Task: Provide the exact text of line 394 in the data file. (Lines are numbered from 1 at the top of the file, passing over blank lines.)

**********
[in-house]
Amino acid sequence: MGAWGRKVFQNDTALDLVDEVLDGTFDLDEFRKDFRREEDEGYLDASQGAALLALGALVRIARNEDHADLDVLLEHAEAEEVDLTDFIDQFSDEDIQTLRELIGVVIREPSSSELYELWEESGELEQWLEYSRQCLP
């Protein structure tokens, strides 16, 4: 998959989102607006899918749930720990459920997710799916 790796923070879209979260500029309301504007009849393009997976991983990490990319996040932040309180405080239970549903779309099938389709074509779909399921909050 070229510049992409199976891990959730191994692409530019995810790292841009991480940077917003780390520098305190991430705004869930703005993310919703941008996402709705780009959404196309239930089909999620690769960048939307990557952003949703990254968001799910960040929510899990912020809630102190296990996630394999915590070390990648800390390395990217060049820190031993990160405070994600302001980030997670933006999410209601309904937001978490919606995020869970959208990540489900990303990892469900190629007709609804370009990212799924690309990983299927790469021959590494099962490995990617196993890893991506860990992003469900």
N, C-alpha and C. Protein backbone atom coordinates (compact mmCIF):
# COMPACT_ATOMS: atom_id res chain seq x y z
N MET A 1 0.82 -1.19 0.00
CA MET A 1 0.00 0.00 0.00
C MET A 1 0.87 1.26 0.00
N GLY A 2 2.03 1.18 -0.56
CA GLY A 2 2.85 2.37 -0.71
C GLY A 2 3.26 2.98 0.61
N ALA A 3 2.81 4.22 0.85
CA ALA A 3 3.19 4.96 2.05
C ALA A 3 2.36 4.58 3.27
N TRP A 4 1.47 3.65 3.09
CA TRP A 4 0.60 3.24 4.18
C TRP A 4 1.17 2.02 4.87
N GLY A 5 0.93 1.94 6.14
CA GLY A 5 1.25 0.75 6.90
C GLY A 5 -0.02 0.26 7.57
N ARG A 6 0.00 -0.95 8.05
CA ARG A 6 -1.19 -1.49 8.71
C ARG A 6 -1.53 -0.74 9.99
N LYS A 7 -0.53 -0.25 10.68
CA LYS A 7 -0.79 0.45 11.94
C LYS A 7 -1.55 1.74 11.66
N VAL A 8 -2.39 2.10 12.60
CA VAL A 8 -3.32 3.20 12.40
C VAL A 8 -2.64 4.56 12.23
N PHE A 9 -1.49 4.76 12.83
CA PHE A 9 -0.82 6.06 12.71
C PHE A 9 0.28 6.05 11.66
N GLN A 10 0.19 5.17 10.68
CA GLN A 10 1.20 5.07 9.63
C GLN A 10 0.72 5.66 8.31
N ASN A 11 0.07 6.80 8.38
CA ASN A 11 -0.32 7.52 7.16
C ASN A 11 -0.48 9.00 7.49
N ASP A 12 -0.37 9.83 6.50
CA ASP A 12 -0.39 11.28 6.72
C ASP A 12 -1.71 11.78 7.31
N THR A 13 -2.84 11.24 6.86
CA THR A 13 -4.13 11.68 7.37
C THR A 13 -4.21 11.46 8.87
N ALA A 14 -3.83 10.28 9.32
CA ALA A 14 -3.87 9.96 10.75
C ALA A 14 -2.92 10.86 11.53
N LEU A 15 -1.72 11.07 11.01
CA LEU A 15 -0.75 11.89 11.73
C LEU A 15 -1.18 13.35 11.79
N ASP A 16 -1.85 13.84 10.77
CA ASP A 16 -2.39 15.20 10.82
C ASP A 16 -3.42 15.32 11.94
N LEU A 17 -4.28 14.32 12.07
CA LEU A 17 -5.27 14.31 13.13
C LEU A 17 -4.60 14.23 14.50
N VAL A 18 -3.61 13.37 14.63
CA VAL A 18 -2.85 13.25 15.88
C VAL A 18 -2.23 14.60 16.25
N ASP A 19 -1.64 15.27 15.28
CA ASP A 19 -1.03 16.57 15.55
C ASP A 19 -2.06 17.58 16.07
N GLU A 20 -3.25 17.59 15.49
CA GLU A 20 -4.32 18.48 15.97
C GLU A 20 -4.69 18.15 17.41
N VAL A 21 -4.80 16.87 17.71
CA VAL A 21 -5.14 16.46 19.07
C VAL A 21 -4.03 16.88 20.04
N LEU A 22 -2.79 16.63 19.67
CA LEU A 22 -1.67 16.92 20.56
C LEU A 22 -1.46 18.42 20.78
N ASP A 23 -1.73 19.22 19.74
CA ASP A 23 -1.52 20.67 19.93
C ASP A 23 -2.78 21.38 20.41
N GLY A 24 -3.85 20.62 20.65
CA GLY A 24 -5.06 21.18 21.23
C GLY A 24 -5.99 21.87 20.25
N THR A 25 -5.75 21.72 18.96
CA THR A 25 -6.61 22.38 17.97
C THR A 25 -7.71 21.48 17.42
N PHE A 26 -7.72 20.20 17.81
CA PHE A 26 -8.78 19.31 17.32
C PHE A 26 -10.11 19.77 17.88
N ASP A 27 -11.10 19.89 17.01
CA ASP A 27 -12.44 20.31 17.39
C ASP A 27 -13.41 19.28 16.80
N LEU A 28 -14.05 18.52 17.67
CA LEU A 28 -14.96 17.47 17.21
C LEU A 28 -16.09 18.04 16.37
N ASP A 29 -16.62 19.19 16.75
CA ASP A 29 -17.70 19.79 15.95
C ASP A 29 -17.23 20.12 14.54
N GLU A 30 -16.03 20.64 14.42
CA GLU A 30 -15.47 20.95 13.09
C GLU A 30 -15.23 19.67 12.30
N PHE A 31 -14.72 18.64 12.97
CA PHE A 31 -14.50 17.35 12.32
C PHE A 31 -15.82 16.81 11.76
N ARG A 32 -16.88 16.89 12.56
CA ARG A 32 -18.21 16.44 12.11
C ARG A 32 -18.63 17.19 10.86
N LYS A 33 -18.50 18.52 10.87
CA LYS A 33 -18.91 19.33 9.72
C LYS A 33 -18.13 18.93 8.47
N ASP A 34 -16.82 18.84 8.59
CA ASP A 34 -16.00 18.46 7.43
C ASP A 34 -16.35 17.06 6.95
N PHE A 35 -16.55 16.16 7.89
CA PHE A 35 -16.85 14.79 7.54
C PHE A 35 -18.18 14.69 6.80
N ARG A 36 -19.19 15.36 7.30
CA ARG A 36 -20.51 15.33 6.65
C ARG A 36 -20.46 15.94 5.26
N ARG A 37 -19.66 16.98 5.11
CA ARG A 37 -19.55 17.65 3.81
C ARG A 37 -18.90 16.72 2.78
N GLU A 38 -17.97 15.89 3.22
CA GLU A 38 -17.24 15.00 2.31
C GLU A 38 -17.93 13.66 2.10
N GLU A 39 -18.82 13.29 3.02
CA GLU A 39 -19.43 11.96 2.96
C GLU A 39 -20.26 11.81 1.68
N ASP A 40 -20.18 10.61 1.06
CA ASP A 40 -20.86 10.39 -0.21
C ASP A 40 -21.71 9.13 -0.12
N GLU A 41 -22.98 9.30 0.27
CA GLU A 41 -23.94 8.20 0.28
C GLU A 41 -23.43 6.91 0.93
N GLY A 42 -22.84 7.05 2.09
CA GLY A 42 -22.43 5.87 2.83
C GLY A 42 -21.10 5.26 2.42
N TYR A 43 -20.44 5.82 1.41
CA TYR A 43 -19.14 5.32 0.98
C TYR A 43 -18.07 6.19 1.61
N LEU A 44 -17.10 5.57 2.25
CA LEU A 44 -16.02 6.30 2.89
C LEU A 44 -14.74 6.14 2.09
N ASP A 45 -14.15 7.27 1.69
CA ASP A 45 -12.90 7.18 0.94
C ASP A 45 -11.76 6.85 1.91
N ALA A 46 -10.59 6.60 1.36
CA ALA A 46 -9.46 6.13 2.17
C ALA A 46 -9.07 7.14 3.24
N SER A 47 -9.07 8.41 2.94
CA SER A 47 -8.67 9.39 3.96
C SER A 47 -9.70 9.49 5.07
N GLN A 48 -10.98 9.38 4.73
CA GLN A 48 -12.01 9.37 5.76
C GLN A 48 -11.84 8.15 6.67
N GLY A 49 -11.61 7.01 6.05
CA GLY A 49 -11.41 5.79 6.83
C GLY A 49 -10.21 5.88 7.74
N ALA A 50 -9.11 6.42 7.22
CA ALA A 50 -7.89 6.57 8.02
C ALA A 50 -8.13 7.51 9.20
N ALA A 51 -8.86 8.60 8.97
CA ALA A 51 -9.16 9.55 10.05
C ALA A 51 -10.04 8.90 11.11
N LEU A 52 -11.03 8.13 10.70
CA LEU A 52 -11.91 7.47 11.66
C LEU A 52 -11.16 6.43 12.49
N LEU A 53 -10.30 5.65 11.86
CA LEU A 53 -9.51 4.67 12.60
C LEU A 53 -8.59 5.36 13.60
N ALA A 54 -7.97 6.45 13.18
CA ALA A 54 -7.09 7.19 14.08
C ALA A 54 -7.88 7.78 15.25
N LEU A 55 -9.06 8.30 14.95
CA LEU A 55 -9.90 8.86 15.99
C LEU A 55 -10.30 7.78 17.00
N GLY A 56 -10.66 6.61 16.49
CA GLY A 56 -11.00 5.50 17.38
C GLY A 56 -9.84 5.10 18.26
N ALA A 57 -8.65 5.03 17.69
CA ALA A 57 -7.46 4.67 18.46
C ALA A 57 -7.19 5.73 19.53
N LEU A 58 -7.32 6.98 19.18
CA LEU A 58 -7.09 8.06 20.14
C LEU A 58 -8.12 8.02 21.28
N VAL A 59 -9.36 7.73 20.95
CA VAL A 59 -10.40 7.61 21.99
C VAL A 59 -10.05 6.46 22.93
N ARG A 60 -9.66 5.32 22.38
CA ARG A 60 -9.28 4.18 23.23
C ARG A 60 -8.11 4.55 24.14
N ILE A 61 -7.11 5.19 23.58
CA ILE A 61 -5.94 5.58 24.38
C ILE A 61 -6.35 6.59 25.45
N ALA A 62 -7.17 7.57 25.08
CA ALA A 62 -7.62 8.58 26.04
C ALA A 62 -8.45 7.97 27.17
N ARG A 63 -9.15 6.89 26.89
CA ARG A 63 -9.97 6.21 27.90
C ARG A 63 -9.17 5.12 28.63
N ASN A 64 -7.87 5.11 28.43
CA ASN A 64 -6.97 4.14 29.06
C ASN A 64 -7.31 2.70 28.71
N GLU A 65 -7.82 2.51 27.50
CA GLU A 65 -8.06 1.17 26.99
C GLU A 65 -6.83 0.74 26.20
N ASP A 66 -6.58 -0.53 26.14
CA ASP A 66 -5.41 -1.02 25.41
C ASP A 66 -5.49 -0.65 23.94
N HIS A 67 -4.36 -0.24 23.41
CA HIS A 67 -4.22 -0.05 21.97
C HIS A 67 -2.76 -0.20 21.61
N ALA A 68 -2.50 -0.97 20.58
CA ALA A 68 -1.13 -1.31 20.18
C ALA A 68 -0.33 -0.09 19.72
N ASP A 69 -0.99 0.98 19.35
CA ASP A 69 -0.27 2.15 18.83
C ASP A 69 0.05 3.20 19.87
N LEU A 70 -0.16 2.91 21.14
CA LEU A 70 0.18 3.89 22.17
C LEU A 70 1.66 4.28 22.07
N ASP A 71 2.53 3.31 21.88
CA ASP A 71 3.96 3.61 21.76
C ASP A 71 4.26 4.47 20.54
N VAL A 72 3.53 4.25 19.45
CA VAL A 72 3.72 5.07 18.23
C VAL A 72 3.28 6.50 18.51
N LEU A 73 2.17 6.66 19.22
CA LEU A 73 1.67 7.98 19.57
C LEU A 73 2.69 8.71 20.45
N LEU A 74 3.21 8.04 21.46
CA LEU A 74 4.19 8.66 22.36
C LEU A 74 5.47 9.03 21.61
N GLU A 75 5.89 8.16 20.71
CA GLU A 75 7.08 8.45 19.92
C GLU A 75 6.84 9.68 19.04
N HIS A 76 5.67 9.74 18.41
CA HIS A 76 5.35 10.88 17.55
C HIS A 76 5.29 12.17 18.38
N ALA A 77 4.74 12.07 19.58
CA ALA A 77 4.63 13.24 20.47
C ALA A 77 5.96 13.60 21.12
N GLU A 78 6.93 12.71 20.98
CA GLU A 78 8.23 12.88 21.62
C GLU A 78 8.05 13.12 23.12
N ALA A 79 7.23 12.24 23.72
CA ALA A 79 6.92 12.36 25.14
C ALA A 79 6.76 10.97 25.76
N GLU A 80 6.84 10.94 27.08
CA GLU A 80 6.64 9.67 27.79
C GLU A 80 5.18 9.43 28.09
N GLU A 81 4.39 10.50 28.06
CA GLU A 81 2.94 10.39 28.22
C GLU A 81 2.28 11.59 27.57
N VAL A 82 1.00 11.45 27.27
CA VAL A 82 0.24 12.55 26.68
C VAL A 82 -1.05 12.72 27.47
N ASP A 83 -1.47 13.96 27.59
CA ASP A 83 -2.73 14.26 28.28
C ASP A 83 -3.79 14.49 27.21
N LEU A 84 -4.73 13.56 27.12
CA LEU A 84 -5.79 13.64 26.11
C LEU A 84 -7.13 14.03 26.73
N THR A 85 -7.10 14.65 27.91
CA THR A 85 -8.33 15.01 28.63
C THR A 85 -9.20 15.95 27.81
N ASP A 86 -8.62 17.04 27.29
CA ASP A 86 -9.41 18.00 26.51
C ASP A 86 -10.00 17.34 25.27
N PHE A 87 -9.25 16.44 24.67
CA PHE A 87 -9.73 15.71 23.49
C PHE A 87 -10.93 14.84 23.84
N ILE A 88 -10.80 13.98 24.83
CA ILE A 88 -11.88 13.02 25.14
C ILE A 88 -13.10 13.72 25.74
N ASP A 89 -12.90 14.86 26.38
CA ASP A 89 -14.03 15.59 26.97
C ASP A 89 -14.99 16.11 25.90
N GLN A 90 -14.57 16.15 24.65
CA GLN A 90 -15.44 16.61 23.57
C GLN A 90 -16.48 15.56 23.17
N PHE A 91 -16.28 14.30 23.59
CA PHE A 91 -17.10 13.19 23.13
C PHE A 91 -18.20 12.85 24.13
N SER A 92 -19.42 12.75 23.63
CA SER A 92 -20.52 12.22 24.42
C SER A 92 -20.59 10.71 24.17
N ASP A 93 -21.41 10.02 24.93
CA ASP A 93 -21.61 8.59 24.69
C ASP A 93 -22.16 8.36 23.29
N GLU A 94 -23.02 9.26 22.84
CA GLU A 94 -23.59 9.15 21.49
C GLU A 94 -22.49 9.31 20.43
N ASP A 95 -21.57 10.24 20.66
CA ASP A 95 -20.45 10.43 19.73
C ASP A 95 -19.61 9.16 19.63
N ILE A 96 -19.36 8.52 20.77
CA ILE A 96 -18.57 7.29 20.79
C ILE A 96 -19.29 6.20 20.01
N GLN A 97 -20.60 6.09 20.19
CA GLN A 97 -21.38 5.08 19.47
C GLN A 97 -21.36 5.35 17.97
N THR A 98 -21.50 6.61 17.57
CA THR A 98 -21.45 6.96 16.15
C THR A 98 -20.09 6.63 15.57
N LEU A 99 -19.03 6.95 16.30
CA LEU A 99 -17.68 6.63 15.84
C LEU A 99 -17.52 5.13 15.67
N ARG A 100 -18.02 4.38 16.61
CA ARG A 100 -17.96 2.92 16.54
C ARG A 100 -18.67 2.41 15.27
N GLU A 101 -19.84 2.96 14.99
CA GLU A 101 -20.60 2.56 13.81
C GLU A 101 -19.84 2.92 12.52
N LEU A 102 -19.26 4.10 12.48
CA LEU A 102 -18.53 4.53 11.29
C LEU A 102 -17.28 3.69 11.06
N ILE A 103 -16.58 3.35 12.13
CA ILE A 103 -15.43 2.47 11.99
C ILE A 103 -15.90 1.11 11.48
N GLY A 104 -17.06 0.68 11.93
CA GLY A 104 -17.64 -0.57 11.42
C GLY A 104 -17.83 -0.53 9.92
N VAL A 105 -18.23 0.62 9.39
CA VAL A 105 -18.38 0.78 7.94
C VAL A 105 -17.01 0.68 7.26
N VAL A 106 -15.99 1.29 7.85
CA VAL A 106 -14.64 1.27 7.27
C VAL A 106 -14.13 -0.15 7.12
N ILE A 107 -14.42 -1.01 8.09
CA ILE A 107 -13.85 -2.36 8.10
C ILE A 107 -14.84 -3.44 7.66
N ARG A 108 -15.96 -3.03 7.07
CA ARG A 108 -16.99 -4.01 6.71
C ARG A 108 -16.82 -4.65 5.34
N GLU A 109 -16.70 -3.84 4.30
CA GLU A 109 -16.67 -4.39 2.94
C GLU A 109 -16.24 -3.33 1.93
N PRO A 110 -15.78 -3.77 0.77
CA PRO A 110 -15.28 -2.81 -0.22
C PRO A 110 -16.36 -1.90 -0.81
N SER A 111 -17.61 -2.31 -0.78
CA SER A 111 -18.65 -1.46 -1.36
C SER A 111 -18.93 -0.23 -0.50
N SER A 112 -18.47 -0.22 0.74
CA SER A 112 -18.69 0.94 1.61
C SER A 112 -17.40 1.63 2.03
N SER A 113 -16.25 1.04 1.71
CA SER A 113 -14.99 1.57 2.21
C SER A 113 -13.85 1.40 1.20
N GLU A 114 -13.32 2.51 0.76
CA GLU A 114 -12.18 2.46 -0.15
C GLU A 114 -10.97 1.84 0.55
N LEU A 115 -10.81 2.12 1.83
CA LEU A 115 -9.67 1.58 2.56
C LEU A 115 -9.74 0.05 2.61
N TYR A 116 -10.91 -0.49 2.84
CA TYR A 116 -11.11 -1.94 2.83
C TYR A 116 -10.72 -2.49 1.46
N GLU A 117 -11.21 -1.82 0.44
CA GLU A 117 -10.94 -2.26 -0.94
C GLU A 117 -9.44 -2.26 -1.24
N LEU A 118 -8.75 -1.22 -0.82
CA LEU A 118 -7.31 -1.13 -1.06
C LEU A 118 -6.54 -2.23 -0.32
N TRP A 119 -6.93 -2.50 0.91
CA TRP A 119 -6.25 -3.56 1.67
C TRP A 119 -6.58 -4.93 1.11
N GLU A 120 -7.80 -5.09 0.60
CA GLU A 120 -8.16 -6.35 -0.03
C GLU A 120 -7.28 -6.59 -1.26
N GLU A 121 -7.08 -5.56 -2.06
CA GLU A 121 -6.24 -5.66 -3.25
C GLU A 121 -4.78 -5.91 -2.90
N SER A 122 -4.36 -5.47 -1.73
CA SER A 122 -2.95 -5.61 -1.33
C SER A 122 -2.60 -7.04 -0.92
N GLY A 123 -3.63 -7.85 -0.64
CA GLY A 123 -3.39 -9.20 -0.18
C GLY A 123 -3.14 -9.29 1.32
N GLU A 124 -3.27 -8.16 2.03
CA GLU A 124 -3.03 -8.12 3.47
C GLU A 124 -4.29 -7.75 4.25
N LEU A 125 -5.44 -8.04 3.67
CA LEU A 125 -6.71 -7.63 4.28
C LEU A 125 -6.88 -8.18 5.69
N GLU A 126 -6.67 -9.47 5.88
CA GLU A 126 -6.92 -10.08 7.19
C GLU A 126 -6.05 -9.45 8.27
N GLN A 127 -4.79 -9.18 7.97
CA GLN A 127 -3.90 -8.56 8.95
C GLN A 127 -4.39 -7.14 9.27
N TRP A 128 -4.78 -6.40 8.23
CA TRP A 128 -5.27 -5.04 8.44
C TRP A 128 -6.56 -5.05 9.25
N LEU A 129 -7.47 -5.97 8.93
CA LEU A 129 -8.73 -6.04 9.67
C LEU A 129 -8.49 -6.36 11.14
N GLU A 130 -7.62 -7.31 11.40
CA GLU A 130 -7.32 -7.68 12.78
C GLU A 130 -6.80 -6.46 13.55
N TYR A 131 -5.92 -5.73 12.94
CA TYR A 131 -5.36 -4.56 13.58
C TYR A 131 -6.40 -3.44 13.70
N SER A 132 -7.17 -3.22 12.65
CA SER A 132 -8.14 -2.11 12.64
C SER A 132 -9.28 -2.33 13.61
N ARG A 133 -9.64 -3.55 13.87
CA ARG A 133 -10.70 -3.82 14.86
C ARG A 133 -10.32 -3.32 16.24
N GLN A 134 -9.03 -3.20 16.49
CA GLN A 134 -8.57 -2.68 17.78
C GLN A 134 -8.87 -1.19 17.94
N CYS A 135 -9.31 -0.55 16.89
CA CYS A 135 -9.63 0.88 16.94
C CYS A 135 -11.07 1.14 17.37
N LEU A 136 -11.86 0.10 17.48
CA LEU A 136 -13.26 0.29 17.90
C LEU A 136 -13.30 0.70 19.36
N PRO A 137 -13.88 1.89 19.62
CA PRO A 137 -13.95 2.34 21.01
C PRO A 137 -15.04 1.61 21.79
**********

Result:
CA GLU A 130 -7.32 -7.68 12.78